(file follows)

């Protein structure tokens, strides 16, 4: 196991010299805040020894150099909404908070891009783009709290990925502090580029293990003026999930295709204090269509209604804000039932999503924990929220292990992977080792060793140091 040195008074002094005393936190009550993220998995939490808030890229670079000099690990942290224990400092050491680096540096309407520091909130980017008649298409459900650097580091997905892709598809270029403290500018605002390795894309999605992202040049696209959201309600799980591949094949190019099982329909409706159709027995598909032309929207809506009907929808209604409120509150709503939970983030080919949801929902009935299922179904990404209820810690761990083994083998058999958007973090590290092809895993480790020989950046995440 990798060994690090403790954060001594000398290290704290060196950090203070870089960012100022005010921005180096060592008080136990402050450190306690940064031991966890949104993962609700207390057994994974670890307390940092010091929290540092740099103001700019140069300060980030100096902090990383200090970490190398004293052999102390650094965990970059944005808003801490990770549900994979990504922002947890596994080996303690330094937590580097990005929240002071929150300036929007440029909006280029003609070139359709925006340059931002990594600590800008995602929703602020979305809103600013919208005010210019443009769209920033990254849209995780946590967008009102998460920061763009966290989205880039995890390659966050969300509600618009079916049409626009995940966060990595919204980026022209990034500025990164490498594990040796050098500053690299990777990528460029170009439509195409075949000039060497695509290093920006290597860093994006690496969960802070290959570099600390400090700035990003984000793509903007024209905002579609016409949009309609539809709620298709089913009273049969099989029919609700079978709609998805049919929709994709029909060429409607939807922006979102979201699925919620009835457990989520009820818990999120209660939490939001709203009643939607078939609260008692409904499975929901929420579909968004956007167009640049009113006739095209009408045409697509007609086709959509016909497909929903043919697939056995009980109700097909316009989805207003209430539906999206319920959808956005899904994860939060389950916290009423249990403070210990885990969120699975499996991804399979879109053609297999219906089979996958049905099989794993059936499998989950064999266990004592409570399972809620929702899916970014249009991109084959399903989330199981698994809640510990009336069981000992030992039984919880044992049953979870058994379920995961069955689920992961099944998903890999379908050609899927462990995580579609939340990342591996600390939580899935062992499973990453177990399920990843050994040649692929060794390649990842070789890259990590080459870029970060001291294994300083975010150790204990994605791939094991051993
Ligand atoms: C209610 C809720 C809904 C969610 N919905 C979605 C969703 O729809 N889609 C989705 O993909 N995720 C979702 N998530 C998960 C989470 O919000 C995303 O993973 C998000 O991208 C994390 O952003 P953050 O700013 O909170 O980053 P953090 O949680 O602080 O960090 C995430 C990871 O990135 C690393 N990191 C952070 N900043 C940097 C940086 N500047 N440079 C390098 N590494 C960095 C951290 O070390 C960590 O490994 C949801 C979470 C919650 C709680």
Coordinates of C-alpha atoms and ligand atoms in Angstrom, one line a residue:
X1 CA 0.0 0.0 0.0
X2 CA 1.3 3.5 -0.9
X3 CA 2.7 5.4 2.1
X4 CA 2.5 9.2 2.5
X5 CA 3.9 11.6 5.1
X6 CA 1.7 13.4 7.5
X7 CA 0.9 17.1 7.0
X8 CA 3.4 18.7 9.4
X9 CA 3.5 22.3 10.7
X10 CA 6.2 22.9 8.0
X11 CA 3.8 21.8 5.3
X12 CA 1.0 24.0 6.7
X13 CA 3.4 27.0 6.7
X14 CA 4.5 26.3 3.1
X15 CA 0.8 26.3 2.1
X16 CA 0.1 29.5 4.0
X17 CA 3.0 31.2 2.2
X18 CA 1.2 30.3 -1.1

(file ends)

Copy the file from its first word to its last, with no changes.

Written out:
């Protein structure tokens, strides 16, 4: 196991010299805040020894150099909404908070891009783009709290990925502090580029293990003026999930295709204090269509209604804000039932999503924990929220292990992977080792060793140091 040195008074002094005393936190009550993220998995939490808030890229670079000099690990942290224990400092050491680096540096309407520091909130980017008649298409459900650097580091997905892709598809270029403290500018605002390795894309999605992202040049696209959201309600799980591949094949190019099982329909409706159709027995598909032309929207809506009907929808209604409120509150709503939970983030080919949801929902009935299922179904990404209820810690761990083994083998058999958007973090590290092809895993480790020989950046995440 990798060994690090403790954060001594000398290290704290060196950090203070870089960012100022005010921005180096060592008080136990402050450190306690940064031991966890949104993962609700207390057994994974670890307390940092010091929290540092740099103001700019140069300060980030100096902090990383200090970490190398004293052999102390650094965990970059944005808003801490990770549900994979990504922002947890596994080996303690330094937590580097990005929240002071929150300036929007440029909006280029003609070139359709925006340059931002990594600590800008995602929703602020979305809103600013919208005010210019443009769209920033990254849209995780946590967008009102998460920061763009966290989205880039995890390659966050969300509600618009079916049409626009995940966060990595919204980026022209990034500025990164490498594990040796050098500053690299990777990528460029170009439509195409075949000039060497695509290093920006290597860093994006690496969960802070290959570099600390400090700035990003984000793509903007024209905002579609016409949009309609539809709620298709089913009273049969099989029919609700079978709609998805049919929709994709029909060429409607939807922006979102979201699925919620009835457990989520009820818990999120209660939490939001709203009643939607078939609260008692409904499975929901929420579909968004956007167009640049009113006739095209009408045409697509007609086709959509016909497909929903043919697939056995009980109700097909316009989805207003209430539906999206319920959808956005899904994860939060389950916290009423249990403070210990885990969120699975499996991804399979879109053609297999219906089979996958049905099989794993059936499998989950064999266990004592409570399972809620929702899916970014249009991109084959399903989330199981698994809640510990009336069981000992030992039984919880044992049953979870058994379920995961069955689920992961099944998903890999379908050609899927462990995580579609939340990342591996600390939580899935062992499973990453177990399920990843050994040649692929060794390649990842070789890259990590080459870029970060001291294994300083975010150790204990994605791939094991051993
Ligand atoms: C209610 C809720 C809904 C969610 N919905 C979605 C969703 O729809 N889609 C989705 O993909 N995720 C979702 N998530 C998960 C989470 O919000 C995303 O993973 C998000 O991208 C994390 O952003 P953050 O700013 O909170 O980053 P953090 O949680 O602080 O960090 C995430 C990871 O990135 C690393 N990191 C952070 N900043 C940097 C940086 N500047 N440079 C390098 N590494 C960095 C951290 O070390 C960590 O490994 C949801 C979470 C919650 C709680």
Coordinates of C-alpha atoms and ligand atoms in Angstrom, one line a residue:
X1 CA 0.0 0.0 0.0
X2 CA 1.3 3.5 -0.9
X3 CA 2.7 5.4 2.1
X4 CA 2.5 9.2 2.5
X5 CA 3.9 11.6 5.1
X6 CA 1.7 13.4 7.5
X7 CA 0.9 17.1 7.0
X8 CA 3.4 18.7 9.4
X9 CA 3.5 22.3 10.7
X10 CA 6.2 22.9 8.0
X11 CA 3.8 21.8 5.3
X12 CA 1.0 24.0 6.7
X13 CA 3.4 27.0 6.7
X14 CA 4.5 26.3 3.1
X15 CA 0.8 26.3 2.1
X16 CA 0.1 29.5 4.0
X17 CA 3.0 31.2 2.2
X18 CA 1.2 30.3 -1.1